By Chris Parker
By Jesse Marx
By John Baichtal
By Olivia LaVecchia
By Jesse Marx
By Olivia LaVecchia
By Tatiana Craine
By Judy Keen
"Don't talk to me again,"Stacy Mooney found herself saying,"until she is 100 percent sure."
She was speaking to her boss at the Holiday gas station in Navarre. After trying desperately since 2002 to get pregnant, Stacy and her husband Ty had finally made the decision to adopt. Stacy was already feeling her motherly instincts welling up inside her. To even contemplate getting close and having it not work out was too much to bear.
It had taken Ty a long time to realize how much he wanted kids. He liked them, sure—he was crazy about his niece. But even after he and Stacy were married in Hawaii on September 27, 2001, Ty felt no rush to start reproducing. He was a young guy still, and his job at U.S. Airways gave him and his wife ample opportunity to travel the world.
Then Ty saw friends his age coaching their kids in youth sports and thought, look what I'm missing. Maybe that world travel they'd dreamed of could include a child. The year following their wedding, Ty and Stacy started trying to have a baby.
But it wasn't happening. They had tests done, and it still wasn't happening. So the Mooneys began talking about adopting.
The day her boss finally told Stacy that yes, his pregnant friend was sure, 100 percent sure, was September 1, 2006. Nine days later, the boss's wife came to the Mooneys' Elk River home with a twentysomething woman she introduced as Crystal Orr. Too early in her pregnancy to even be showing a baby bump, Crystal brought along the second of her three children to the Mooneys' ranch-style house.
The Mooneys made their guests dinner and gave them a tour of the house, including the nursery set up with a crib, toys, and other baby necessities. It was important to Stacy that Crystal know the child she carried would have everything a baby could want.
It was enough to convince Crystal. "I want you to have this baby," Stacy remembers Crystal saying. "This is your child. I'm just carrying her for you."
DANIEL L. GILES TURNS 60 this October. He'll mark his 30th year practicing law in 2009.
The bearded, mustachioed Giles is a partner in the Marshall firm Stoneberg, Giles and Stroup. The firm mainly advertises for personal injury cases, but they also handle business law, agriculture, estate planning, and real estate transactions.
It was the last of these that found Stacy Mooney's parents, Debs and Al, doing business with senior partner Paul Stoneberg. The deals had ended without a hitch.
So when Stacy told her parents that she and Ty had found a baby to adopt, they suggested she work with the law firm they'd trusted for years. The day after the Mooneys met with Orr for the first time, Debs and Al went to Stoneberg's office to ask if the firm handled family law. Yes indeed, Stoneberg told them, and introduced them to Giles.
They struck an arrangement. Giles would dispense all necessary legal advice and handle all the paperwork.
In the meantime, the Mooneys and birth mother Orr were becoming close. On September 21, 2006, the two women attended Orr's first medical appointment together, something that soon became a monthly ritual. The Mooneys offered to pay for any medical bills that insurance wouldn't cover, but Orr never asked for a dime.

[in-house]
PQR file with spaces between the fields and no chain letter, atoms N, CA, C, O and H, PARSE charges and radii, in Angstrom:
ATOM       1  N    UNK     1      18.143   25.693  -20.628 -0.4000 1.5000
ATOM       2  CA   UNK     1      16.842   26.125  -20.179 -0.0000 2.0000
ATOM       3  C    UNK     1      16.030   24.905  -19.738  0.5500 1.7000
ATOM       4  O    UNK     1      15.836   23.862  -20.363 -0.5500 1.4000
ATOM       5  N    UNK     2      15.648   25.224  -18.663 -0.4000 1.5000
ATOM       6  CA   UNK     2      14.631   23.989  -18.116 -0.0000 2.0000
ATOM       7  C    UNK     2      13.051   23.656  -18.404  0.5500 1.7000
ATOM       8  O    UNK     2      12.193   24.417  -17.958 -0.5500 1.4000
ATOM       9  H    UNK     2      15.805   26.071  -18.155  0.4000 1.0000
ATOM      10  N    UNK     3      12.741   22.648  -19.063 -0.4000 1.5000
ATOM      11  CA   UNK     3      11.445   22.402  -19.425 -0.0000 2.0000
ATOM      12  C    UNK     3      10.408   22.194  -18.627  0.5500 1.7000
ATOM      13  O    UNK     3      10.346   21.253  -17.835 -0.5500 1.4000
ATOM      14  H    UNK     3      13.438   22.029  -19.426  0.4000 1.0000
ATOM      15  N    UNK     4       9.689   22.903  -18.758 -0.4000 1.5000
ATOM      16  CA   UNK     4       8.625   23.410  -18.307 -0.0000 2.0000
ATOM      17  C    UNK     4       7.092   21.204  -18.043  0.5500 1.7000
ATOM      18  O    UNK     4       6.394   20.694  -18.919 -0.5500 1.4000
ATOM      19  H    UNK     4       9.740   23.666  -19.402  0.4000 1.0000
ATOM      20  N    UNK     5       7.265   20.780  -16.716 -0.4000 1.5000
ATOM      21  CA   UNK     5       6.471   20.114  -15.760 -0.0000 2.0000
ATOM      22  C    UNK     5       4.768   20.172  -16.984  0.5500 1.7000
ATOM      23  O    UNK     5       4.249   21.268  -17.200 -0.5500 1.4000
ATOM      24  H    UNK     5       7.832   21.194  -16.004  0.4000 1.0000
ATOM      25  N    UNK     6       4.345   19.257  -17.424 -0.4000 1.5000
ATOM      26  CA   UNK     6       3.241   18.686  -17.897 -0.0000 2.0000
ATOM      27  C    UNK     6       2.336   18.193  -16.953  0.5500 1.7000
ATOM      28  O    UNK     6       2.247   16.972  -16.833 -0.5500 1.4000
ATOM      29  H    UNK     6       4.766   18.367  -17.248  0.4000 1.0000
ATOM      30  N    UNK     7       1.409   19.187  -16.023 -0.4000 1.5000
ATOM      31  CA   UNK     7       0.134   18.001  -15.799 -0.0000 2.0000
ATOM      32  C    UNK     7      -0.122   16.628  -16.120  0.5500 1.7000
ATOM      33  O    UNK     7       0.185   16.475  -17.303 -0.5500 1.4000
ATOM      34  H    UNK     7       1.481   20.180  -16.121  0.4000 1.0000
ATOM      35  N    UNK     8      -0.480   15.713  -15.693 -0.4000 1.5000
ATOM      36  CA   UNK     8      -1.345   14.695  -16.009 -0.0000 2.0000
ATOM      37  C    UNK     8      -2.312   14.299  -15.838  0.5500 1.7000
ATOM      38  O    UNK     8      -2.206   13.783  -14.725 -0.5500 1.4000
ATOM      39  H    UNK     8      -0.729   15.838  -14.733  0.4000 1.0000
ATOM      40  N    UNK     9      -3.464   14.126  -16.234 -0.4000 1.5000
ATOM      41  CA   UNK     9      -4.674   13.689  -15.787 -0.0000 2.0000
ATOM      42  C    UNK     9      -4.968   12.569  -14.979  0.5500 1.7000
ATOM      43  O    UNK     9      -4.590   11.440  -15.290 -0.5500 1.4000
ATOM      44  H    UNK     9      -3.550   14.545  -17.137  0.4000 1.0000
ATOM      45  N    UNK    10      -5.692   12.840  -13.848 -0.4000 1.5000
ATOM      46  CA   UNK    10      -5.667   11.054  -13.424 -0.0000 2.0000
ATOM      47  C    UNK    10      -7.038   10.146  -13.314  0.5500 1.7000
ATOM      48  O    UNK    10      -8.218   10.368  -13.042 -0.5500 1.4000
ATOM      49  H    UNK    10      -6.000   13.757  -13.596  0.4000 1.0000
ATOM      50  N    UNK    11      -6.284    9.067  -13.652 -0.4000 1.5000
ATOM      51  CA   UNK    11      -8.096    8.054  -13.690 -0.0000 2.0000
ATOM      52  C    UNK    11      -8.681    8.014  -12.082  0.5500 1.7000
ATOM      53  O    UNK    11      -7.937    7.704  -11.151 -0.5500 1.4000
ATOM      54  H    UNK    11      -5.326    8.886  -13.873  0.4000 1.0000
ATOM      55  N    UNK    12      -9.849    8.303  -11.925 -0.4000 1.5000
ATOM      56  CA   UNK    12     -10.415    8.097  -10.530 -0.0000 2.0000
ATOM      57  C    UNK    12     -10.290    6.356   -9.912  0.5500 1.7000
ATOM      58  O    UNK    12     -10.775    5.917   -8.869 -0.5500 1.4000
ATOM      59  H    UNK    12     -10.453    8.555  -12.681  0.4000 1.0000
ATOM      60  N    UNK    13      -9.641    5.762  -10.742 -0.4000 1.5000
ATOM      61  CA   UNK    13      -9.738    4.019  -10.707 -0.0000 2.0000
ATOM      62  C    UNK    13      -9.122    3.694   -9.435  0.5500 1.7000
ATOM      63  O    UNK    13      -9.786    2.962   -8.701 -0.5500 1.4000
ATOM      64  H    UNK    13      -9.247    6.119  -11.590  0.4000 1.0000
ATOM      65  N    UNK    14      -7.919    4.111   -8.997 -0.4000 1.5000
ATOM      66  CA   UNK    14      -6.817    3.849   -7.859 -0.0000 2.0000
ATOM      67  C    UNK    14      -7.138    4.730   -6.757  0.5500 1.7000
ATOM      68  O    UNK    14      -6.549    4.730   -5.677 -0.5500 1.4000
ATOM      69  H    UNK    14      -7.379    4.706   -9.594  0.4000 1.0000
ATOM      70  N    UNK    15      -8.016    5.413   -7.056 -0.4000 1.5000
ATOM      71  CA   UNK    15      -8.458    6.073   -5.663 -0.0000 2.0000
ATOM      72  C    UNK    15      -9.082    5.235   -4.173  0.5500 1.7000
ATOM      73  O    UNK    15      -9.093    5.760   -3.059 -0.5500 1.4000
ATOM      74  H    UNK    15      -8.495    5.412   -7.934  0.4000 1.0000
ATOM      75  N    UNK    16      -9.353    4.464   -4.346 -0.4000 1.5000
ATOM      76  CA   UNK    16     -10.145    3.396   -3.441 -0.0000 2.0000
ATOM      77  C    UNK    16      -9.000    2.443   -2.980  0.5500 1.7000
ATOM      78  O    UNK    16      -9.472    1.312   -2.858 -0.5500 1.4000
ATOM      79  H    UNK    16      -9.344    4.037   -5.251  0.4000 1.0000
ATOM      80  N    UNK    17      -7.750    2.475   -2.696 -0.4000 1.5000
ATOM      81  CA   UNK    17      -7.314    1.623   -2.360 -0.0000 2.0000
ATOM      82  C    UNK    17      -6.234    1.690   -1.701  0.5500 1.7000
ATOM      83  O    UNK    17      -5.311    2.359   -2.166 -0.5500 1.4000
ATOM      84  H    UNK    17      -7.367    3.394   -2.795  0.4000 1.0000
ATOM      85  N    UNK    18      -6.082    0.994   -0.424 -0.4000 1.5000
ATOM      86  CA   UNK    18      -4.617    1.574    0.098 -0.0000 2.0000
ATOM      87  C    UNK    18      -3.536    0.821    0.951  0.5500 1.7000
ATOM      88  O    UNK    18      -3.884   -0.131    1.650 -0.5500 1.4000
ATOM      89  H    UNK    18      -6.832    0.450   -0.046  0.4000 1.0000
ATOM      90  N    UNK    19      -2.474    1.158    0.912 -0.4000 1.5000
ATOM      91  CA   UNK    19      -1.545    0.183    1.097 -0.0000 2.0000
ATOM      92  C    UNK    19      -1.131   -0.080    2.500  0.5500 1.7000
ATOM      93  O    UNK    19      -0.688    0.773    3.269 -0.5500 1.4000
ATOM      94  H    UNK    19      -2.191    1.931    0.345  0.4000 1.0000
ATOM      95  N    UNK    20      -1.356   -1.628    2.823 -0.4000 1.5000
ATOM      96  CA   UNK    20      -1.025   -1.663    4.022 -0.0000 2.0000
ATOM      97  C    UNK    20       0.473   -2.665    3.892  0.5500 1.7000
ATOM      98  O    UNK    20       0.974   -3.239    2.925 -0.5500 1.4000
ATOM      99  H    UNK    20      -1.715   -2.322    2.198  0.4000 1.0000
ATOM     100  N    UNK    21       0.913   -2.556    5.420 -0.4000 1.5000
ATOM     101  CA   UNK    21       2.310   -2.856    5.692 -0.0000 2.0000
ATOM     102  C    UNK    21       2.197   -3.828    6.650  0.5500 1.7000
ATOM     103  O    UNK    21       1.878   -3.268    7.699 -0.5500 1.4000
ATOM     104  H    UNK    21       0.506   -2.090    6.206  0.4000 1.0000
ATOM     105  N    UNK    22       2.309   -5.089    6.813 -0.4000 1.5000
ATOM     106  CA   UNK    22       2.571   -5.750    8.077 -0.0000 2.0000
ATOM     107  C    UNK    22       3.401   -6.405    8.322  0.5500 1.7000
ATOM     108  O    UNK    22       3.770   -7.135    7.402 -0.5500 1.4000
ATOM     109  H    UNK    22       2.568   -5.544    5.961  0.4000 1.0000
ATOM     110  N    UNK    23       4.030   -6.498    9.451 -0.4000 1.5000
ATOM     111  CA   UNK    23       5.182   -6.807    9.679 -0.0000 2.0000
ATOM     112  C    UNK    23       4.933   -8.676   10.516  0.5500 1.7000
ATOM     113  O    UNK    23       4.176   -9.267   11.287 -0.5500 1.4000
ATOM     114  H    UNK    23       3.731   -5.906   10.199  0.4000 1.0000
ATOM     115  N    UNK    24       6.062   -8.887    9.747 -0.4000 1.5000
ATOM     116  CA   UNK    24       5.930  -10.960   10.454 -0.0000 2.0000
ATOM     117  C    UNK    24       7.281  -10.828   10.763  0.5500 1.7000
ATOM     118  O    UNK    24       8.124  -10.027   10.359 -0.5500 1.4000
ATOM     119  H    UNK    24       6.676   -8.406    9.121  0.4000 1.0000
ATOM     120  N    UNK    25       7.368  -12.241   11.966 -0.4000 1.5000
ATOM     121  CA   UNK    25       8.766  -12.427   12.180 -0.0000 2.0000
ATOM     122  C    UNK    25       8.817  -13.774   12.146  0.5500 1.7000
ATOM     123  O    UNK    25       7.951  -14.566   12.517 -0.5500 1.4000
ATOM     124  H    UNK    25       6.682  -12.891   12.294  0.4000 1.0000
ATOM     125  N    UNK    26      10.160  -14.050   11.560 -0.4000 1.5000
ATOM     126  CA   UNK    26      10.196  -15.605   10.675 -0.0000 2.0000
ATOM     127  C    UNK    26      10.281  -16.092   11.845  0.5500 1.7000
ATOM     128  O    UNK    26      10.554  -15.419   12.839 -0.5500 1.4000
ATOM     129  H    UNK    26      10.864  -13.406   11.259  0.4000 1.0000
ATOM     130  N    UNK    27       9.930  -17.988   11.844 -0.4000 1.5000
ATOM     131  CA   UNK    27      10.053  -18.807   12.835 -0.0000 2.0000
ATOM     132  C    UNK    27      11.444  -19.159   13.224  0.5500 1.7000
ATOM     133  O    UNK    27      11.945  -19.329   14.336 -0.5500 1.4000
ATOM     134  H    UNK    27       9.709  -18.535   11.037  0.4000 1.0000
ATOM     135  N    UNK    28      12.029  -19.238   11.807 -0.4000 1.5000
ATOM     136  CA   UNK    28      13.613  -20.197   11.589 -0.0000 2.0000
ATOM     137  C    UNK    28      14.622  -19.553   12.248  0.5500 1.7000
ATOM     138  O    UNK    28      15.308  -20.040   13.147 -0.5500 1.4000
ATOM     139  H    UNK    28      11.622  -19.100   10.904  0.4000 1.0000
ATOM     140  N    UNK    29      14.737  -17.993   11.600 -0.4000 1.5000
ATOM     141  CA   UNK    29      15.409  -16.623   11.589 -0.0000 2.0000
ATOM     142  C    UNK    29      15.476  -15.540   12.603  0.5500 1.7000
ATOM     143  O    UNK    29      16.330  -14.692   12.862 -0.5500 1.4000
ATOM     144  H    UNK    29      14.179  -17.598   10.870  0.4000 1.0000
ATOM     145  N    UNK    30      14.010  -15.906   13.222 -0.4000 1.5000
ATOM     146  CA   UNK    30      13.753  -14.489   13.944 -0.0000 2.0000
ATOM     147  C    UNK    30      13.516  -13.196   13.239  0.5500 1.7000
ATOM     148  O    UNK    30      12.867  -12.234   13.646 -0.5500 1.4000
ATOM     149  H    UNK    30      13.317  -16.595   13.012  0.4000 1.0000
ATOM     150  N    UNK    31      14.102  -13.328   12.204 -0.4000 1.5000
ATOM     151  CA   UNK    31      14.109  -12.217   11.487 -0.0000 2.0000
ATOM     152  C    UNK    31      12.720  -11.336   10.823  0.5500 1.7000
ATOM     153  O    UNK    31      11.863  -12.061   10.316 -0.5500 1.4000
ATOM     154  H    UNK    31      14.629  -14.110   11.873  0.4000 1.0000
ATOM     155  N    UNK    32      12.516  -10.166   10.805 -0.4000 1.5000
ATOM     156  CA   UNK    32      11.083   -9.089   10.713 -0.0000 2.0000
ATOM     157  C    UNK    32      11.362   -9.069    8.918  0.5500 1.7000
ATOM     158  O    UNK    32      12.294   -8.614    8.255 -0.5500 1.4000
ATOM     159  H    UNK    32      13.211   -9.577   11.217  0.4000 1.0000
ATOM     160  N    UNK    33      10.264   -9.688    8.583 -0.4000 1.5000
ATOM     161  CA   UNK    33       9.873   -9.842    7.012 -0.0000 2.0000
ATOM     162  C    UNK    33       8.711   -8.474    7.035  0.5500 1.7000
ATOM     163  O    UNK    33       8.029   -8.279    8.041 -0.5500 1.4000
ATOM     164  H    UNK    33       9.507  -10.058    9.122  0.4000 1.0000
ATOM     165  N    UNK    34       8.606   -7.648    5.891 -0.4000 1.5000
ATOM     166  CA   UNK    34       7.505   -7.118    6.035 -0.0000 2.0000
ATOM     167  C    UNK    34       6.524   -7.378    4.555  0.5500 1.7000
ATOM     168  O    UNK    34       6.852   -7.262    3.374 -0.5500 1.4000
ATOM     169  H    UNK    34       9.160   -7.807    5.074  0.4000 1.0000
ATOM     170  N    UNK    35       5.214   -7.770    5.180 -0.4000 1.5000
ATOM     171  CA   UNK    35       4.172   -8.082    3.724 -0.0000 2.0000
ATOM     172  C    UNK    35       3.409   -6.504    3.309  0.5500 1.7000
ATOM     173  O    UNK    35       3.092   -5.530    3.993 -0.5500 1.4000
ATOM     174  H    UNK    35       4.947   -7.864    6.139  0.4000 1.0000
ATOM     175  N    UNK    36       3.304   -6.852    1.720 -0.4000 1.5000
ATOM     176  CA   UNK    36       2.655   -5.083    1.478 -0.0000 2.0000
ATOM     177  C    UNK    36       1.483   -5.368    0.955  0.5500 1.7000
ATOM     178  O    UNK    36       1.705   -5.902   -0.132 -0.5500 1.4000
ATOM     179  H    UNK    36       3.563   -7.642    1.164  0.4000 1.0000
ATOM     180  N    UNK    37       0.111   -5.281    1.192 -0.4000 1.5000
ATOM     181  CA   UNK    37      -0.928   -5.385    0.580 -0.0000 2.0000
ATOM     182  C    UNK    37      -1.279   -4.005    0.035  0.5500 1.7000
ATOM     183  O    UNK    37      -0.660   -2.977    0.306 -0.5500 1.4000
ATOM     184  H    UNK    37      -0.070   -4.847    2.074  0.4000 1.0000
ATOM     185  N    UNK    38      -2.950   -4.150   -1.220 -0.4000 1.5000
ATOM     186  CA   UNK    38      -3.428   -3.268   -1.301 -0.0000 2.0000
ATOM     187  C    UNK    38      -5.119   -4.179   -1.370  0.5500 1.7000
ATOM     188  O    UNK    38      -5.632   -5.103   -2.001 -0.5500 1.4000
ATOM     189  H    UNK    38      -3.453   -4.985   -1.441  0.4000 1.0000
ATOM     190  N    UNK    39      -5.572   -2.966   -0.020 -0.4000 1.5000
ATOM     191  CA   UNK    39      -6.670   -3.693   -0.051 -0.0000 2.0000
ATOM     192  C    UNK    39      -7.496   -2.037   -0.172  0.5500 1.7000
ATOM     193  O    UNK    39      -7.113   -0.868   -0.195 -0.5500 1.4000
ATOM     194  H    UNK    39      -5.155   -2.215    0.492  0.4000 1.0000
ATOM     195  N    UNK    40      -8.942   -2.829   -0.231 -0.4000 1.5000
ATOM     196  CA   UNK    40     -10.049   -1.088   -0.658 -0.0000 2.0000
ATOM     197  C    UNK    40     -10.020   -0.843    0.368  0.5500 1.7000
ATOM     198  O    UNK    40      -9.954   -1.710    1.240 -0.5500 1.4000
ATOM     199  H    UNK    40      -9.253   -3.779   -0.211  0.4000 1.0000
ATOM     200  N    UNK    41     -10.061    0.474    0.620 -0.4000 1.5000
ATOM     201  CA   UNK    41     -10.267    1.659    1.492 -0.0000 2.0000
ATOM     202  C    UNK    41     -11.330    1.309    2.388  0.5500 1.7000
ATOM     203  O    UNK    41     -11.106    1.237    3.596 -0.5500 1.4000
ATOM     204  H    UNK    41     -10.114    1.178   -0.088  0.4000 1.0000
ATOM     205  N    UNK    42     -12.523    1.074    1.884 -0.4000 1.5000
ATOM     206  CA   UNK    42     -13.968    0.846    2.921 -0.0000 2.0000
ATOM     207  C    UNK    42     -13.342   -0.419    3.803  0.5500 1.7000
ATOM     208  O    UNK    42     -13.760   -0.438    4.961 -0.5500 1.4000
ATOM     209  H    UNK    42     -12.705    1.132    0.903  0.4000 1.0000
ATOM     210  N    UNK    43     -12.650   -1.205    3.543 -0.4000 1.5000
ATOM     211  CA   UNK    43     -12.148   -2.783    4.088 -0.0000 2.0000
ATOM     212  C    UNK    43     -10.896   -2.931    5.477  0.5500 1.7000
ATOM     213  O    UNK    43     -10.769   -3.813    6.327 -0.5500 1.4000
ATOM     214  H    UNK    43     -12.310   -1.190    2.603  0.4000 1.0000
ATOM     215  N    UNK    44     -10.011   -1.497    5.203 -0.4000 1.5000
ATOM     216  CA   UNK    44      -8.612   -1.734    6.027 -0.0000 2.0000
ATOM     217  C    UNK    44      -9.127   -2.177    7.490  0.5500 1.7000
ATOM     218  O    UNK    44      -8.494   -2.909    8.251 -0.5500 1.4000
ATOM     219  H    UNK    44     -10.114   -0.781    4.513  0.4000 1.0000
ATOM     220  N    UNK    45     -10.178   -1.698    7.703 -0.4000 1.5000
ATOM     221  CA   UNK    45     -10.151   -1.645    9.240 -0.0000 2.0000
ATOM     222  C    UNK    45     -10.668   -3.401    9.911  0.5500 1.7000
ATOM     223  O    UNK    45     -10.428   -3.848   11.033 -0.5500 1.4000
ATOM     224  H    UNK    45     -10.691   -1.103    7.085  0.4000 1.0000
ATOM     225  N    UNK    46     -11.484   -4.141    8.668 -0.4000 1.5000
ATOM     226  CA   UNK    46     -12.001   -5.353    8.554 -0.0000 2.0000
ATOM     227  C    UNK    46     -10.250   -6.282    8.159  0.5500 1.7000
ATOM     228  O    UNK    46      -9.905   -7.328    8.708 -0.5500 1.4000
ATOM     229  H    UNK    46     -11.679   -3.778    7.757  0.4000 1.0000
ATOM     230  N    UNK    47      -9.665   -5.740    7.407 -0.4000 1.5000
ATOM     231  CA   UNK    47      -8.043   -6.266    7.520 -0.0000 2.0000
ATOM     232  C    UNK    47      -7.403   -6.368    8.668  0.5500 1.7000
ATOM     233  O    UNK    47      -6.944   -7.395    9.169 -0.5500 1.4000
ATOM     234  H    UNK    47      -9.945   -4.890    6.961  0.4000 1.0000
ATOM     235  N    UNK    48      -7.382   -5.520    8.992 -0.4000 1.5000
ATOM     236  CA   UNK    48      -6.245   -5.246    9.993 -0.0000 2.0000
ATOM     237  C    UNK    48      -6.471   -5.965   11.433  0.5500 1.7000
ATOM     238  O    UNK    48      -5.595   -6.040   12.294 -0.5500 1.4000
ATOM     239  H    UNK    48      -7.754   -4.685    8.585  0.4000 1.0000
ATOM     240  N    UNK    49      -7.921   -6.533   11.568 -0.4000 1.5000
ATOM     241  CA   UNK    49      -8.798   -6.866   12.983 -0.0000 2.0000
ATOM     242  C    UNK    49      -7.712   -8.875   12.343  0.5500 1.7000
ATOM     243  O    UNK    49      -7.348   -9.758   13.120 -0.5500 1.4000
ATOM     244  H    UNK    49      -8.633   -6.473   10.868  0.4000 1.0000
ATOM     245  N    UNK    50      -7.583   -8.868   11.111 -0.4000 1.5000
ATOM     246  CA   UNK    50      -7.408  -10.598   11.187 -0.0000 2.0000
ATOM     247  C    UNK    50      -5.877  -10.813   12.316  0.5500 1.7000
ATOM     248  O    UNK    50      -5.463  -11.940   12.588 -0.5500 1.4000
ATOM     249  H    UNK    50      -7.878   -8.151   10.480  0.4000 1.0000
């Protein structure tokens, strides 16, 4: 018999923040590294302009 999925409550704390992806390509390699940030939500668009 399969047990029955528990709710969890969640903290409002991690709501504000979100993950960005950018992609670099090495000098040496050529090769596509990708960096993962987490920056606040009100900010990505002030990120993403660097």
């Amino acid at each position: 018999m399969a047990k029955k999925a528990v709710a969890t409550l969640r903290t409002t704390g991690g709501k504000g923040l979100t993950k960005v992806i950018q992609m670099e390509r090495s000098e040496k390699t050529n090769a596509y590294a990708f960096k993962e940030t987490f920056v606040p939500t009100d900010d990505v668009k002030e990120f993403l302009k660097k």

Orr had her own reasons for wanting the adoption to go smoothly. She was involved in a custody case involving her eldest child. She wanted to avoid anything that would reflect poorly on her with the court.
In October, Orr and the baby's birth father ended their relationship, with the man planning to leave the state. Orr wanted to be certain he signed an adoption consent form before that happened.
Don't worry, Stacy assured her, we're on top of it.
On November 24, Stacy called Giles. They needed to get this man's consent, she told him—and don't we need an adoption agency to do some official study of our home?
No, Giles assured her. You don't need a home study for this type of adoption.
That seemed odd to Stacy, but she took him at his word.
Of the types of domestic adoption available, the route the Mooneys chose is the most modern, but also potentially the trickiest. When an expectant mother and an adoptive couple connect on their own, then go to a lawyer for a binding agreement, legal hurdles exist that other forms of adoption bypass. Called "direct placement" adoptions, these agreements have only been recognized by Minnesota's law since the early 1990s.
Before that, says adoption law expert Gary Debele, state government and adoption agencies handled virtually all the arrangements. A couple could either adopt a ward of the state—usually a child whose parents' rights had been revoked—or go through an adoption agency. The process was overseen by professionals and cloaked in secrecy. Birth parents never knew who adoptive parents were and vice versa. Social workers made decisions about where children would be placed.
But there was a backlash. Agencies realized secrecy might not be best from a child-development perspective. Demographics were also changing. With social taboos about single parenthood diminishing, more birth mothers began keeping their babies.